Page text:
When dealing with pairwise comparisons of stimuli in two fixed observation areas (e.g., one stimulus on the left, one on the right), we say that the stimulus space is regular well-matched if (1) every stimulus is matched by some stimulus in another observation area, and this matching stimulus is determined uniquely up to matching equivalence (two stimuli being equivalent if they always match or do not match any stimulus together); and (2) if a stimulus is matched by another stimulus then (...) it matches it. The regular well-matchedness property has non-trivial consequences for several issues, ranging from the ancient “sorites” paradox to “probabilitydistance hypothesis” to modeling of discrimination probabilities by means of Thurstoniantype models. We have tested the regular well-matchedness hypothesis for locations of two dots within two side-by-side circles, and for two side-by-side “flower-like” shapes obtained by superposition of two cosine waves with fixed frequencies in polar coordinates. In the location experiment the two coordinates of the dot in one circle were adjusted to match the location of the dot in another circle. In the shape experiment the two cosine amplitudes of one shape were adjusted to match the other shape. The adjustments on the left and on the right alternated in long series according to the “ping-pong” matching scheme developed in Dzhafarov (2006). The results have been found to be in a good agreement with the regular well-matchedness hypothesis. (shrink)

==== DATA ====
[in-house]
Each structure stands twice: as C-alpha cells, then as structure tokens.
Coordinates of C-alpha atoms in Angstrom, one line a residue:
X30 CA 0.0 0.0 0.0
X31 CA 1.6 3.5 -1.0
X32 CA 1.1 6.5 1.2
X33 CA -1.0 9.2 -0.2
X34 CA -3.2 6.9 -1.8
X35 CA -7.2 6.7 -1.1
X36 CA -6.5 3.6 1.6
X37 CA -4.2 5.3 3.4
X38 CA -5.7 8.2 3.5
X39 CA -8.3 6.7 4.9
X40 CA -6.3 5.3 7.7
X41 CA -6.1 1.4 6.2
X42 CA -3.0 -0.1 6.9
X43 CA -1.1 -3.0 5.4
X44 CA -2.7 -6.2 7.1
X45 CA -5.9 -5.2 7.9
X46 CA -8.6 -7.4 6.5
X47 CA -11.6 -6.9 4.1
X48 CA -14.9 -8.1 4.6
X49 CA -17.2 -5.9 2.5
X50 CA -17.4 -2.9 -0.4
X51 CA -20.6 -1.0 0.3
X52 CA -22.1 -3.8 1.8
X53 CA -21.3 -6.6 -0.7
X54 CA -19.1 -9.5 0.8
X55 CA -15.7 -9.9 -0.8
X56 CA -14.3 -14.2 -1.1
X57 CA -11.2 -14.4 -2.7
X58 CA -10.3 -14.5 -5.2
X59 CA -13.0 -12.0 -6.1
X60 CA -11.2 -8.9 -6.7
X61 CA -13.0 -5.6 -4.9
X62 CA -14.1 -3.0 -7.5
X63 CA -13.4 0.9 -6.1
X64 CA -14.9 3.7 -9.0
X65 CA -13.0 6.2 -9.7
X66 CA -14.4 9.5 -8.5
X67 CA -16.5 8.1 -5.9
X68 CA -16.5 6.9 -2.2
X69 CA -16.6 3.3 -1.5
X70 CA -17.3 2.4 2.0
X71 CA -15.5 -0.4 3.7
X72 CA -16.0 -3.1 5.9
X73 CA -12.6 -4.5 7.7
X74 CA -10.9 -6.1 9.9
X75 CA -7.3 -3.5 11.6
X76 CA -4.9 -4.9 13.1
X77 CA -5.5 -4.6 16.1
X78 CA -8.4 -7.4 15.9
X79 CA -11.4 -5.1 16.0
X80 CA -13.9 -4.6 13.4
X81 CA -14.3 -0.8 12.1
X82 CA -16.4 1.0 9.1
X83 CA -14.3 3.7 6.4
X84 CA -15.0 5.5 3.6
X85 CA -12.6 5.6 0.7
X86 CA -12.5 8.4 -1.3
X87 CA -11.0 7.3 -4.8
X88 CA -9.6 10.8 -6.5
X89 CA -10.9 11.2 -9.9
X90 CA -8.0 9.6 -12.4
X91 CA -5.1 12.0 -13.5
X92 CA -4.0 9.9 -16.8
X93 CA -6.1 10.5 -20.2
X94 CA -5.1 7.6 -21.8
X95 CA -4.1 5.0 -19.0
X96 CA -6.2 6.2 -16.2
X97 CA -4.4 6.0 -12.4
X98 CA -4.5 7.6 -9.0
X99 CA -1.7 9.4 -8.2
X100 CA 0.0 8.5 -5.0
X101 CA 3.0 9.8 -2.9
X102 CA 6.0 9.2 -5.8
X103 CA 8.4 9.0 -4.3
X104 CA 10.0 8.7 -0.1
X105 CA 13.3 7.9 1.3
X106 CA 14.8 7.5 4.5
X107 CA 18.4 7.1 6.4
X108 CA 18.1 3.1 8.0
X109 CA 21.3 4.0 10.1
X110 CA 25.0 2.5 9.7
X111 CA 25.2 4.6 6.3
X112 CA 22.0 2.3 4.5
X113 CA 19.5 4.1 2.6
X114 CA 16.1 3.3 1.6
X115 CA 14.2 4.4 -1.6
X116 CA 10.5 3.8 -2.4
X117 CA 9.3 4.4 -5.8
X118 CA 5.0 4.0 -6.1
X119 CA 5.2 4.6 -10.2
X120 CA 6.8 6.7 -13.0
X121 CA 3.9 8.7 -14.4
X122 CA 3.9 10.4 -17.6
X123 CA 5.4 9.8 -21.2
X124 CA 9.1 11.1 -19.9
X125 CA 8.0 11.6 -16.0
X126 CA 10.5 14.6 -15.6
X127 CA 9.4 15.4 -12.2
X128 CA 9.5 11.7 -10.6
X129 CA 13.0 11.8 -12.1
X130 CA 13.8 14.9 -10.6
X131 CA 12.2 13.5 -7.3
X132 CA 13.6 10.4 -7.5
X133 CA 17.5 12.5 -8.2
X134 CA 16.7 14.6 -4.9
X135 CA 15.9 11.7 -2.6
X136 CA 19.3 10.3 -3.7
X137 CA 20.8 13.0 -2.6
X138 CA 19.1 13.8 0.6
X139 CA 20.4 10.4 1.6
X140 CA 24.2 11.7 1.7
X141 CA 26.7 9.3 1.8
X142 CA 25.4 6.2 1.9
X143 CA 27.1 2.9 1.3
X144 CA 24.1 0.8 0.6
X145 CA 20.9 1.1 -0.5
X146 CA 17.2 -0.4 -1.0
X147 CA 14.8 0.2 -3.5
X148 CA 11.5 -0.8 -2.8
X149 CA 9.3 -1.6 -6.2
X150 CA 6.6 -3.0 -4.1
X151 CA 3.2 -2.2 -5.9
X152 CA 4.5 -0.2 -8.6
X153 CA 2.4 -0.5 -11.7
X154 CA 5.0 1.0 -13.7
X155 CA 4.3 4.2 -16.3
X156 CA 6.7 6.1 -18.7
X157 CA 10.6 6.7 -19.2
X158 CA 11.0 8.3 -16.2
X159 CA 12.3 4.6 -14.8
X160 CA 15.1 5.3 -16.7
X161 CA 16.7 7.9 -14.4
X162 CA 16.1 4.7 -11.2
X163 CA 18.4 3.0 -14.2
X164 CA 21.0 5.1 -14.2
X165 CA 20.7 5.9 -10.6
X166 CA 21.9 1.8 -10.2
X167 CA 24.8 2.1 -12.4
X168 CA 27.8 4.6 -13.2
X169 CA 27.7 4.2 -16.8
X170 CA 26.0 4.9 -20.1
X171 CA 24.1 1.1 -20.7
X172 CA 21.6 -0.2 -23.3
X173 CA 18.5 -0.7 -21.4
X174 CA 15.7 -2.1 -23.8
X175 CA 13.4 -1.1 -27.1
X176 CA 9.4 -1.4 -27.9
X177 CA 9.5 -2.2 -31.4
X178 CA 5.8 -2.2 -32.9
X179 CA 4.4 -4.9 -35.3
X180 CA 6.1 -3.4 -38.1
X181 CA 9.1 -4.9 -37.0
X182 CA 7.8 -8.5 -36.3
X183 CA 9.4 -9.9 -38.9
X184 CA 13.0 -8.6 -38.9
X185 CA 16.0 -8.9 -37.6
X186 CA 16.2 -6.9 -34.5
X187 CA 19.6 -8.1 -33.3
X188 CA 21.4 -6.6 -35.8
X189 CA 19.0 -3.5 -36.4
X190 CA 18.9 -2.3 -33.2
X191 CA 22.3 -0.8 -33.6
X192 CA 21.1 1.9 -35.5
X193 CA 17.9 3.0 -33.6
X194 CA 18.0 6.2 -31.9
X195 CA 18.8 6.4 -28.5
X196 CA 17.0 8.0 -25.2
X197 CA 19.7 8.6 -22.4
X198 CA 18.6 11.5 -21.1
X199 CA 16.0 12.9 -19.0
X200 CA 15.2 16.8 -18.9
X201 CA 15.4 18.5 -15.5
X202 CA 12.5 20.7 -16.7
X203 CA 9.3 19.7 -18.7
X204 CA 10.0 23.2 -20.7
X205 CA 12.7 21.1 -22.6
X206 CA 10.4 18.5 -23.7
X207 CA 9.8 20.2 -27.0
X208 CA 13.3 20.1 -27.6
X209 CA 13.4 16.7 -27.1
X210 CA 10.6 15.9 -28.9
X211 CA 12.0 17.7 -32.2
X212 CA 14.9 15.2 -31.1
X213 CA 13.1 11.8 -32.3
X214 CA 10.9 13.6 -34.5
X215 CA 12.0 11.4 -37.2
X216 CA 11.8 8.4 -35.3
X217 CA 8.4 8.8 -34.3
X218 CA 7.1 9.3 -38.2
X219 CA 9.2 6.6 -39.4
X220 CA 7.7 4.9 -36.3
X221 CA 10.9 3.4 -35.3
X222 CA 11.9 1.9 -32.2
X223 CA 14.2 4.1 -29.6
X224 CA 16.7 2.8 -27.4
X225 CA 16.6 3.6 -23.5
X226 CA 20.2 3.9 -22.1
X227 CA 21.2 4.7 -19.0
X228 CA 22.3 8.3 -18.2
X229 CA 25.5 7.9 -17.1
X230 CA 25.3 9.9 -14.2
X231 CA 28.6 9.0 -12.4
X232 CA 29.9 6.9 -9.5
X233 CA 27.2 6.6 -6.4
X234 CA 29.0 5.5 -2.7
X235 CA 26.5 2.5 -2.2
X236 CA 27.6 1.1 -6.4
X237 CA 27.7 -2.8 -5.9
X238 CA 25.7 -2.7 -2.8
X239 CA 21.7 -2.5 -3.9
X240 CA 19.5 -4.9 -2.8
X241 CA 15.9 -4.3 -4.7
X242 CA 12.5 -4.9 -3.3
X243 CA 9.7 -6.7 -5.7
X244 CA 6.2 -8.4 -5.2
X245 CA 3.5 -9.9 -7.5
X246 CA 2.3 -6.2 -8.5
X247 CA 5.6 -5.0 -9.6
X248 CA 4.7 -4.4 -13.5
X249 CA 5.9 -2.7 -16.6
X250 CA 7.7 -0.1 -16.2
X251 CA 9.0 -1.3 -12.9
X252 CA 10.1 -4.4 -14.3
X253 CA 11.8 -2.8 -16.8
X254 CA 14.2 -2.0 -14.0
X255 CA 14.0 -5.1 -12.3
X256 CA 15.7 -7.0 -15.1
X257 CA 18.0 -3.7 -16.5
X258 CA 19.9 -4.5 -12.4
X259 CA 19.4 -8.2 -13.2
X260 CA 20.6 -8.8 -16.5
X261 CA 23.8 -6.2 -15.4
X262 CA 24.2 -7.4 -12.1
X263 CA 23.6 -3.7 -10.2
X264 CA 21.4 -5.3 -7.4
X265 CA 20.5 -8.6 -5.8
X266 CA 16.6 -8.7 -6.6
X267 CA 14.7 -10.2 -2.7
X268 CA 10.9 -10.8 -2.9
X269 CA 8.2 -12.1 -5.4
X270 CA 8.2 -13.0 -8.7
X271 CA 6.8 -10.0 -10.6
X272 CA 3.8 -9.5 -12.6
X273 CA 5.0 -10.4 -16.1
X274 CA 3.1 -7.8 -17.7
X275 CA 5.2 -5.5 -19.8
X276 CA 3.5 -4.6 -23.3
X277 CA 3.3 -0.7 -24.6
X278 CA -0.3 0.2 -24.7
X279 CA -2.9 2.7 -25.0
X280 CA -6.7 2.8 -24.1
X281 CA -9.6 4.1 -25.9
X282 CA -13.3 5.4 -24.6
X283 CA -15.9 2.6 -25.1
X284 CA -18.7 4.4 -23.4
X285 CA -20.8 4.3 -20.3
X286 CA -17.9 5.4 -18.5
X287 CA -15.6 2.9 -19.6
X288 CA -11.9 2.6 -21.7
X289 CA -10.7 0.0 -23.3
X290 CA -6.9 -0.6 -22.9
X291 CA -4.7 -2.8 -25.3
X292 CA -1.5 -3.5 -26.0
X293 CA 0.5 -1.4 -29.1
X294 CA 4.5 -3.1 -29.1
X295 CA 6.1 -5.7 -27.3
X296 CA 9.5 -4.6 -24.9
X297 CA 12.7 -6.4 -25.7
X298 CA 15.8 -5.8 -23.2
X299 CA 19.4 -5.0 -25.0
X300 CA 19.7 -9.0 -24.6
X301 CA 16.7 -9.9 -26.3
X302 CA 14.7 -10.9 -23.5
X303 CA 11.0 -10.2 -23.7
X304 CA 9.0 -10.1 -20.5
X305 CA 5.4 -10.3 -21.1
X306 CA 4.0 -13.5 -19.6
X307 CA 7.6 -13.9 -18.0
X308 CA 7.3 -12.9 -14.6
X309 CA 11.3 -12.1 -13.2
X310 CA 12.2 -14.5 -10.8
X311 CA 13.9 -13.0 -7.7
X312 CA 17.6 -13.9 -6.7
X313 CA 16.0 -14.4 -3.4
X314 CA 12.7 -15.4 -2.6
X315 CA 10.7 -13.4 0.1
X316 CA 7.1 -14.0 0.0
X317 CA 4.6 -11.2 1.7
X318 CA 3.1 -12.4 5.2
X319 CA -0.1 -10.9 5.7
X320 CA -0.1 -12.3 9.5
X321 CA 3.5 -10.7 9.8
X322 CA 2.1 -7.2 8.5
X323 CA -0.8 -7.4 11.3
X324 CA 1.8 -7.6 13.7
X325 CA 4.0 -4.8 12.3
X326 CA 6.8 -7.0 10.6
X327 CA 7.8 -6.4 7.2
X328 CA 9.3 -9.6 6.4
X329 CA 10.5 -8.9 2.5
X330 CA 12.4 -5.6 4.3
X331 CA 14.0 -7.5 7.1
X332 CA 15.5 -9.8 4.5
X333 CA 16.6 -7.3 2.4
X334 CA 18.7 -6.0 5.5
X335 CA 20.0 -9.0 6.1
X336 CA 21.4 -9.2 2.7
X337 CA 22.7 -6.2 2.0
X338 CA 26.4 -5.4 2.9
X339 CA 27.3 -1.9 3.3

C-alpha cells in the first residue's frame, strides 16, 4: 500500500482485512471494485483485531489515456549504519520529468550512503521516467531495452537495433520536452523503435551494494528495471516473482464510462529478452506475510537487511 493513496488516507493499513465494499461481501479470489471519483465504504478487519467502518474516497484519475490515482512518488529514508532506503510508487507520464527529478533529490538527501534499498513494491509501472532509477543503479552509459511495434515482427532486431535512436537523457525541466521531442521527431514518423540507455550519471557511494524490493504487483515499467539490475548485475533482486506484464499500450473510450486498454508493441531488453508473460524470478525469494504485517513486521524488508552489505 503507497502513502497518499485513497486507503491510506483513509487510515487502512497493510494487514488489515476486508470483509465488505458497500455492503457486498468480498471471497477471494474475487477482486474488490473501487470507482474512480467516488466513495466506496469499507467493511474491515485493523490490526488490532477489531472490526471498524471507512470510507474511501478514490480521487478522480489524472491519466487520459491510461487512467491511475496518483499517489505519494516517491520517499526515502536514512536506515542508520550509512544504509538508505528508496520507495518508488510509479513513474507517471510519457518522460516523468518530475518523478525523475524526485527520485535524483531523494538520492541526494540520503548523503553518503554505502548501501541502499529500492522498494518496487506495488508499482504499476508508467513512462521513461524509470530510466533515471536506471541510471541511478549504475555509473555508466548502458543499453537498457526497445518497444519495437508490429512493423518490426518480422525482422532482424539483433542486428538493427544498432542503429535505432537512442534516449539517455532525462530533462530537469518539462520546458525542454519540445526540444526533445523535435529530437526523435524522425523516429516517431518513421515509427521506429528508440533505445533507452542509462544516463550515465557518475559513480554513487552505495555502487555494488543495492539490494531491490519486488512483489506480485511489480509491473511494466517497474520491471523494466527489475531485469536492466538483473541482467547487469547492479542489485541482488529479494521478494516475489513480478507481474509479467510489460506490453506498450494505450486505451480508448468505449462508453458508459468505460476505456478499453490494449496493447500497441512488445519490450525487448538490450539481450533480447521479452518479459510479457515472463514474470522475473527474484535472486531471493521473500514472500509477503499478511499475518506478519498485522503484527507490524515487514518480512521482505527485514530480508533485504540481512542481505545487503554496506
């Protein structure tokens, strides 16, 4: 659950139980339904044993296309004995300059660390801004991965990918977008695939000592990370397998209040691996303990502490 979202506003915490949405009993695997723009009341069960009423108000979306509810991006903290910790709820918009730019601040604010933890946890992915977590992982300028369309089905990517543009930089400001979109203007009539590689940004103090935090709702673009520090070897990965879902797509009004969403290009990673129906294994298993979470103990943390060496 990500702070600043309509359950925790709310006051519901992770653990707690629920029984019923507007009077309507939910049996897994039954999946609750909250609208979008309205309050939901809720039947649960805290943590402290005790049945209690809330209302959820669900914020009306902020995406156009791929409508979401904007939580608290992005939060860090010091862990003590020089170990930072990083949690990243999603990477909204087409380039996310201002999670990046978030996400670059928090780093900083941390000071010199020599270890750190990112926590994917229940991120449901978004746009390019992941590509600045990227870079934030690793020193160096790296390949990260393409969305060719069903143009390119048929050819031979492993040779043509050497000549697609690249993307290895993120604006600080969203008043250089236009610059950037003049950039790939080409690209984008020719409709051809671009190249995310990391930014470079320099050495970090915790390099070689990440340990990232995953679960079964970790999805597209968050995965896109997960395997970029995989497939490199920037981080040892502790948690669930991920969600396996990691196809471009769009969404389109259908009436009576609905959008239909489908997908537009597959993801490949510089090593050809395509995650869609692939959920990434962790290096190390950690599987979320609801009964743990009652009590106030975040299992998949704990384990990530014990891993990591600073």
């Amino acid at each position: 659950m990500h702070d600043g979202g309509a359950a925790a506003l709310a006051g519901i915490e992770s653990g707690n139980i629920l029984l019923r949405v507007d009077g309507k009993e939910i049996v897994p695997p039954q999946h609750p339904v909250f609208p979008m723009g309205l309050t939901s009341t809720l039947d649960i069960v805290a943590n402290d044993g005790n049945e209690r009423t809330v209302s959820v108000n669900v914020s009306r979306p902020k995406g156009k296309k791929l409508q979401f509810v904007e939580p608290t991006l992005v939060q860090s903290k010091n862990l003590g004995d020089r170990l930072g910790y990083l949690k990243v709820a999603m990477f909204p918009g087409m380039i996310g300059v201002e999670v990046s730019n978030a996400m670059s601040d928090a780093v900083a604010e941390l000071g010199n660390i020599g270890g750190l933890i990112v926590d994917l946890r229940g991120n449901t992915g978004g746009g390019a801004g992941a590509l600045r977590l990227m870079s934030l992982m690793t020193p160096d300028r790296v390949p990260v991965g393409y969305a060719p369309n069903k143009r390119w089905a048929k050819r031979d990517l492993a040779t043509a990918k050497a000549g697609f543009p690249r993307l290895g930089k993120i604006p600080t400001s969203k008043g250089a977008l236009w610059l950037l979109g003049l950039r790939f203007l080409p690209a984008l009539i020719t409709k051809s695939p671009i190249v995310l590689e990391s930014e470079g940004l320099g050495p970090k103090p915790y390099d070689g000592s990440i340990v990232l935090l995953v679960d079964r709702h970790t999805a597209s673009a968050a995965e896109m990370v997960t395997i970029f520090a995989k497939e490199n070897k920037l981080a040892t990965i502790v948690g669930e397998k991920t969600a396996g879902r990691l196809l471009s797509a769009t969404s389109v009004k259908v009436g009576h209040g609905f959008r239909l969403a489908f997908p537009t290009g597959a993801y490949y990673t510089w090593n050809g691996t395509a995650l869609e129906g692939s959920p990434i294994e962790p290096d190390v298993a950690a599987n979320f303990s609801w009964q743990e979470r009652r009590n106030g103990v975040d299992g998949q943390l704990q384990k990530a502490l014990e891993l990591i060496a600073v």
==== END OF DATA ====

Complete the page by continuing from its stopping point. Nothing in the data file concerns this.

One of the hottest topics in business today is competitive intelligence, the effort by a company to obtain enough information about its competitors to give it a strategic edge over them in the marketplace. During the past decade, a number of books have been written in this country advising business managers on how to mine various sources of public information for this purpose: trade shows, public speeches by company executives, articles in obscure journals, and government agencies like the Food (...) and Drug Administration (1). Some large companies have even hired former FBI and CIA personnel to help them develop more effective in-house intelligence-gathering capabilities (2). (shrink)